Saturday 15th April: Flecknoe to Braunston tunnel (east)
Boats started passing at 7.30 but acted merely as a gentle wake-up call. Less welcome was the activity at the farm, where loud clangs and bangs started at 8 am. I wonder if they are still in agriculture or just lorries now? Another time we’ll moor further away. But no matter! We didn’t move till 9.30, as there was no point in trying to stop in Braunston till some boats had moved on. But it is the Easter weekend ….. There were plenty of boats coming our way so we weren’t worried. We soon saw our first ducklings this year. They inconsiderately scattered as we approached, so no photo.
At the Wolfhampcote permanent moorings this poor thing is still languishing; when we passed a couple of years ago there was what looked like a pump nearby but it seems the owner has given up now. I wonder how long before the boat gives up the ghost?
We rounded Braunston Turn to see a line of close-moored boats stretching ahead. A boater told us there were no spaces at all and he was right. But at least we could empty a cassette – couldn’t we? A Calcutt hire boat was taking on water and, as we hovered, invited us to moor alongside, which we gratefully did. Like us, they were hoping to do some shopping, and we agreed if we couldn’t moor we’d go up the locks together. In a major stroke of luck a boat passing as we moved off had just left a mooring, and it was still free – just long enough for us – and our Calcutt companions moored up alongside. Right by the footbridge to the village! So we both got our shopping done.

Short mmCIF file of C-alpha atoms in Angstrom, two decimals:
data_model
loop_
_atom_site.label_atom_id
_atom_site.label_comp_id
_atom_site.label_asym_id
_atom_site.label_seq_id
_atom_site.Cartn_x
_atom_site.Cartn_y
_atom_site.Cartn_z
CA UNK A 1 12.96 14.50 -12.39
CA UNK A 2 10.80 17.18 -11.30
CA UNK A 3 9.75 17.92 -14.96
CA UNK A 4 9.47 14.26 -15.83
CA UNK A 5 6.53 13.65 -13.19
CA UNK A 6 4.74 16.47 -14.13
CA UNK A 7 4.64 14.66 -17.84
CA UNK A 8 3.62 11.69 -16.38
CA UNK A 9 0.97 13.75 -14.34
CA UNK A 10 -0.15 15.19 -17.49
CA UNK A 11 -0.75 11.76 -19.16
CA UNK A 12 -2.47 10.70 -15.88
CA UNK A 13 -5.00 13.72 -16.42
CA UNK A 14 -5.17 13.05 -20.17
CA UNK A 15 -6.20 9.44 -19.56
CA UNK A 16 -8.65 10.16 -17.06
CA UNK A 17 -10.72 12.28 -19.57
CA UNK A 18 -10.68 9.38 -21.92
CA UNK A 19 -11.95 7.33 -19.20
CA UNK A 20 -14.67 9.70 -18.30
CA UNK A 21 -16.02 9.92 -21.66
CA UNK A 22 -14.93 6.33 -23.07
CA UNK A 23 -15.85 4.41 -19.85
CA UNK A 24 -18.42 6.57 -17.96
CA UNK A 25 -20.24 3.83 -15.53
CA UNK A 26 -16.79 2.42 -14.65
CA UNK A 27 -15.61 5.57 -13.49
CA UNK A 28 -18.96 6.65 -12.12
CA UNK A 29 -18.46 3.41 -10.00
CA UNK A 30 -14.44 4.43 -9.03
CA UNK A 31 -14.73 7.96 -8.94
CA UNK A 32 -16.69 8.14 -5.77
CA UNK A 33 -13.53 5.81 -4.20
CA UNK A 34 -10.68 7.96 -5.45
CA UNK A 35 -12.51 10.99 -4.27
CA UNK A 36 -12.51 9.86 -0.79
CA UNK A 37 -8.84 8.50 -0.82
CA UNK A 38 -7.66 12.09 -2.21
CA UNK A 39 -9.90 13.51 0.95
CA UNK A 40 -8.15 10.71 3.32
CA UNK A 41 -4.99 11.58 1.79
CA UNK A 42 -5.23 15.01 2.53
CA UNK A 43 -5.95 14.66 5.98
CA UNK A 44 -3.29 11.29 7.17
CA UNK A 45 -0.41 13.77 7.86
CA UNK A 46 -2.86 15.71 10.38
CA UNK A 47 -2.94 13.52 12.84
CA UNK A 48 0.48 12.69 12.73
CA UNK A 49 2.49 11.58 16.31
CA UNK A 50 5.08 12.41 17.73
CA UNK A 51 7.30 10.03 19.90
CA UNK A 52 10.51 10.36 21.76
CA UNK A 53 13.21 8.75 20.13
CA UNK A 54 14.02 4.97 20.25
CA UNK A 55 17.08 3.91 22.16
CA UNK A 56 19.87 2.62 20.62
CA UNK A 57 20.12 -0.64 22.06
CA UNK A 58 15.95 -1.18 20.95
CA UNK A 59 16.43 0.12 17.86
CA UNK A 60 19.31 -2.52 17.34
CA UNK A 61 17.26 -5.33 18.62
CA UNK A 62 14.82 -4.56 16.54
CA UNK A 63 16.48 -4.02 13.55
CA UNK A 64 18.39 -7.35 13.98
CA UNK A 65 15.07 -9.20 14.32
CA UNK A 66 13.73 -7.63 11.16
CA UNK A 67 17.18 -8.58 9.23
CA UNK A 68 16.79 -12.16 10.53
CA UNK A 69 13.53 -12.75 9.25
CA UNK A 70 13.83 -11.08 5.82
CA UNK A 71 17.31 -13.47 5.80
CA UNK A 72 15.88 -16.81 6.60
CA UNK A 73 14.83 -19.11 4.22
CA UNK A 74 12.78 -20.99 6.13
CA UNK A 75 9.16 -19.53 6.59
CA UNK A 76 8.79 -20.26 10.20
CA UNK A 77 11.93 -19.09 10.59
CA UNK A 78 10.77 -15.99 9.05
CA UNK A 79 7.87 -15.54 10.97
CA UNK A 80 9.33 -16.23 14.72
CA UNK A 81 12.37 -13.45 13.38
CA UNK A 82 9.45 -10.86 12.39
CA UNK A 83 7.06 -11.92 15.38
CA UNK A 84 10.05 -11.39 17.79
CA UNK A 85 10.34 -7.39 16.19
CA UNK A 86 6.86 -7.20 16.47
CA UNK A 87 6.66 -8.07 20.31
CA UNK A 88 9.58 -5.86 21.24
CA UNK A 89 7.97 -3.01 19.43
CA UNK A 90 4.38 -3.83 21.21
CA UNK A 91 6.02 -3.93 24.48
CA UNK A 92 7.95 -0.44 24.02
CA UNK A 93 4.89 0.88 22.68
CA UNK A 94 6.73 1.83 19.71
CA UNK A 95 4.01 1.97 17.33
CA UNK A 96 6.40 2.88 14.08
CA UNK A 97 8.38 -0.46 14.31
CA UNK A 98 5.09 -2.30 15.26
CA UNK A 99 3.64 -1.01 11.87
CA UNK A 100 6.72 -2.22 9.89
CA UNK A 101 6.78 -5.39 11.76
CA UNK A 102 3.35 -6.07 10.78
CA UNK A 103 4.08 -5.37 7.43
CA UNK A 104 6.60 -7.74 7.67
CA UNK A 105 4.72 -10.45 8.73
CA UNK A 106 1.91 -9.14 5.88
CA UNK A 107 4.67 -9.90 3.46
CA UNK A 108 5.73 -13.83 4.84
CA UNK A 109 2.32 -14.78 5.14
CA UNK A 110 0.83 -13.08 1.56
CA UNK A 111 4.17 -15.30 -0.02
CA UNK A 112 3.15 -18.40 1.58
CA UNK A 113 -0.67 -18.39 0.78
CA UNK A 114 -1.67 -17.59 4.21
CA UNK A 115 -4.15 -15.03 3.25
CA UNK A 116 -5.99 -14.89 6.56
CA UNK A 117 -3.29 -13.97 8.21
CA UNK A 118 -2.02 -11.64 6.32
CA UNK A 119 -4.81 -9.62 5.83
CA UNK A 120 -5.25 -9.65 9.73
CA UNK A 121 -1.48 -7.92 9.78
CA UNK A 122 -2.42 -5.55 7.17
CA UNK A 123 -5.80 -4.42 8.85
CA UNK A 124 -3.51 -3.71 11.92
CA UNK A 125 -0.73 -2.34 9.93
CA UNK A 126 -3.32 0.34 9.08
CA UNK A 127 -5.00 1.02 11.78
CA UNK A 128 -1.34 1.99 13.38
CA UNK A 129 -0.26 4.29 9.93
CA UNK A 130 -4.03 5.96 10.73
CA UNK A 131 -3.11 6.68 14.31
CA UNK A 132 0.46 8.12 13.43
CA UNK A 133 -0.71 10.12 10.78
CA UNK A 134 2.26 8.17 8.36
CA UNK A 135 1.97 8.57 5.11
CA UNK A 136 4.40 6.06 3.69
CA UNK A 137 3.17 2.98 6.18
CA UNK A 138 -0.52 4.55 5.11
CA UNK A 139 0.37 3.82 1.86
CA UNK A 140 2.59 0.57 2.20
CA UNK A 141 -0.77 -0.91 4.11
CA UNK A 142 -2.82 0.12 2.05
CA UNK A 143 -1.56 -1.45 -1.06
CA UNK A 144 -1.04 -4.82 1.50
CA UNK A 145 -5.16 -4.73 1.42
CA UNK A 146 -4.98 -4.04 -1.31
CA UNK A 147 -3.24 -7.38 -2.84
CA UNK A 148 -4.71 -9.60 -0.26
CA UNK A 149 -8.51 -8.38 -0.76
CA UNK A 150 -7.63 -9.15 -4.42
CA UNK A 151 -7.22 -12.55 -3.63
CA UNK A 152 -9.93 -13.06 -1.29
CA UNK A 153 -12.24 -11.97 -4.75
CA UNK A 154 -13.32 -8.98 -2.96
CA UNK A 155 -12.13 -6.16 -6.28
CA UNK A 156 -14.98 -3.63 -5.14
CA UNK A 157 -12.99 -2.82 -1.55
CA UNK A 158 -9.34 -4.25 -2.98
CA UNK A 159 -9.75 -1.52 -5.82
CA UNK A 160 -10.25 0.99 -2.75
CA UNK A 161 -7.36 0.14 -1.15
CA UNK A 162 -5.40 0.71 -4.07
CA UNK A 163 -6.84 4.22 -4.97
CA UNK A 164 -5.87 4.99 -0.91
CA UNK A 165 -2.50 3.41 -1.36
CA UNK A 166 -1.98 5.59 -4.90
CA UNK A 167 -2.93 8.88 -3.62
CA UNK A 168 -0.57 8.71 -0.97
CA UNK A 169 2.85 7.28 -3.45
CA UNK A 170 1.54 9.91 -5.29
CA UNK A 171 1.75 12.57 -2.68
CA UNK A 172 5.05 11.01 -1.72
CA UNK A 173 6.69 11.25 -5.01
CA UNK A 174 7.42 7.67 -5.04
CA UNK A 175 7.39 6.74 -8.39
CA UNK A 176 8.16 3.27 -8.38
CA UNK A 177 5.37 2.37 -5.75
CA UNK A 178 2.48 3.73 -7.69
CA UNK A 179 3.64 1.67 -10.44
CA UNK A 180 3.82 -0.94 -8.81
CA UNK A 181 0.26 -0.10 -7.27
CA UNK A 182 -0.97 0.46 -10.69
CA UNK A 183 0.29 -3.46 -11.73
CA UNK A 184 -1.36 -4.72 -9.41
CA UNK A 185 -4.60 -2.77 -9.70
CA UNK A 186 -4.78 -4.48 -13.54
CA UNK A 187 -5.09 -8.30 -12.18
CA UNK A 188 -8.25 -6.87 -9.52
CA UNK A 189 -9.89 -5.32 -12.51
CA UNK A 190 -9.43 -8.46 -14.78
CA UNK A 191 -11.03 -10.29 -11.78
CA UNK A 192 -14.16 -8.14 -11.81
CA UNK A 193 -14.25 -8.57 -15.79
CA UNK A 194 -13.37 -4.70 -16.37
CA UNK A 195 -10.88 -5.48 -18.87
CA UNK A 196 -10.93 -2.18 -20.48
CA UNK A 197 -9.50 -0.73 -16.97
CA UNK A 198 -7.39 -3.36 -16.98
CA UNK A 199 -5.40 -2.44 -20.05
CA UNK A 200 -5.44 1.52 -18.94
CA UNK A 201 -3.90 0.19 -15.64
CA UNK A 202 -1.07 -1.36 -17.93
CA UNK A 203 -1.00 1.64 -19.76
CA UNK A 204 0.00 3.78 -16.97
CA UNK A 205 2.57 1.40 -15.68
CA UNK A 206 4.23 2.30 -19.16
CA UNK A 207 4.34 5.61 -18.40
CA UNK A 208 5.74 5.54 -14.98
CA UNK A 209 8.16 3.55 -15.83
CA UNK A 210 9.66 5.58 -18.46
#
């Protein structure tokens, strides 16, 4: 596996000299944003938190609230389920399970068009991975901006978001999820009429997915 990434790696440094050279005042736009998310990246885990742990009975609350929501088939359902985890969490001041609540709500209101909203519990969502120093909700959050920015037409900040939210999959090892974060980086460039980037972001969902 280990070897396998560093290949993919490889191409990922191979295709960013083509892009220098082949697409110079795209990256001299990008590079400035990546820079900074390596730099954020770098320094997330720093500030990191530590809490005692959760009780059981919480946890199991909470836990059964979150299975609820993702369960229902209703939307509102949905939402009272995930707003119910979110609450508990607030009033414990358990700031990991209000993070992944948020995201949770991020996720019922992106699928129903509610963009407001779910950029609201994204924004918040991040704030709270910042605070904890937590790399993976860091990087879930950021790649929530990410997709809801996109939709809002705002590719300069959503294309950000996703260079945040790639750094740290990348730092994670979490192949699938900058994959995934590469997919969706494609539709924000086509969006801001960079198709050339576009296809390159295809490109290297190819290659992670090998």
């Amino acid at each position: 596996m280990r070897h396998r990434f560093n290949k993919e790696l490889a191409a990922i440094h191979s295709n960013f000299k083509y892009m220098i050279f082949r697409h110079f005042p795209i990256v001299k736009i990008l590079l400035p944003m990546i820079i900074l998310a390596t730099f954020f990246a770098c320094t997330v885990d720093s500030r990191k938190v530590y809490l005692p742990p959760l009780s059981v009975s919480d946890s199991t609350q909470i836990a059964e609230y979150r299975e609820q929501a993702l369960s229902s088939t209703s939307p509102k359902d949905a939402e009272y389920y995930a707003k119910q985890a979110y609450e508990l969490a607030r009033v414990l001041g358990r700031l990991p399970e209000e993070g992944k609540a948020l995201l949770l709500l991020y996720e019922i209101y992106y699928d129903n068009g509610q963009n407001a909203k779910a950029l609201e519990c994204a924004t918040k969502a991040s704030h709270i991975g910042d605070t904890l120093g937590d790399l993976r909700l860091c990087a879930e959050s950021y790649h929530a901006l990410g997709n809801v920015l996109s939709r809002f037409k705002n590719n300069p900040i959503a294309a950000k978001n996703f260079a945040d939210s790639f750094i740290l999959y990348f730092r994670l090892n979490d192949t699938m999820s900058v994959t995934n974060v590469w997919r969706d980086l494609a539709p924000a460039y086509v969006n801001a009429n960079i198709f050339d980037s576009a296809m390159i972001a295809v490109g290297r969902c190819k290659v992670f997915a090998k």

The view from the bridge
After lunch we set off together to go up the locks. The mum had been on a canal holiday once, but many years before and the dad hadn’t, so they were on a steep learning curve! Fast learners, with two young daughters doing their best on the heavy gates.
There were several boats coming through the tunnel, with various loud bangs echoing through the darkness as they approached. We moored 100 yards or so after the road bridge, just before the end of the piling. Last time we tried to moor at Norton Junction a long stretch of bank was collapsing and fenced off so we had to go some way up the Leicester Arm. This time we opted to be sure of a good mooring rather than go to the pub tonight. I went for a run up to the junction later, and yes the red plastic fence was still there. The Calcutt boat family, who were only out for a short break, passed us on their way back to moor closer to the tunnel. They didn’t want to go too far and then have to rush back to base – very sensible.
5 and a half miles, 6 locks, Braunston tunnel
Total this trip; 8 miles, 9 broad locks, 1 tunnel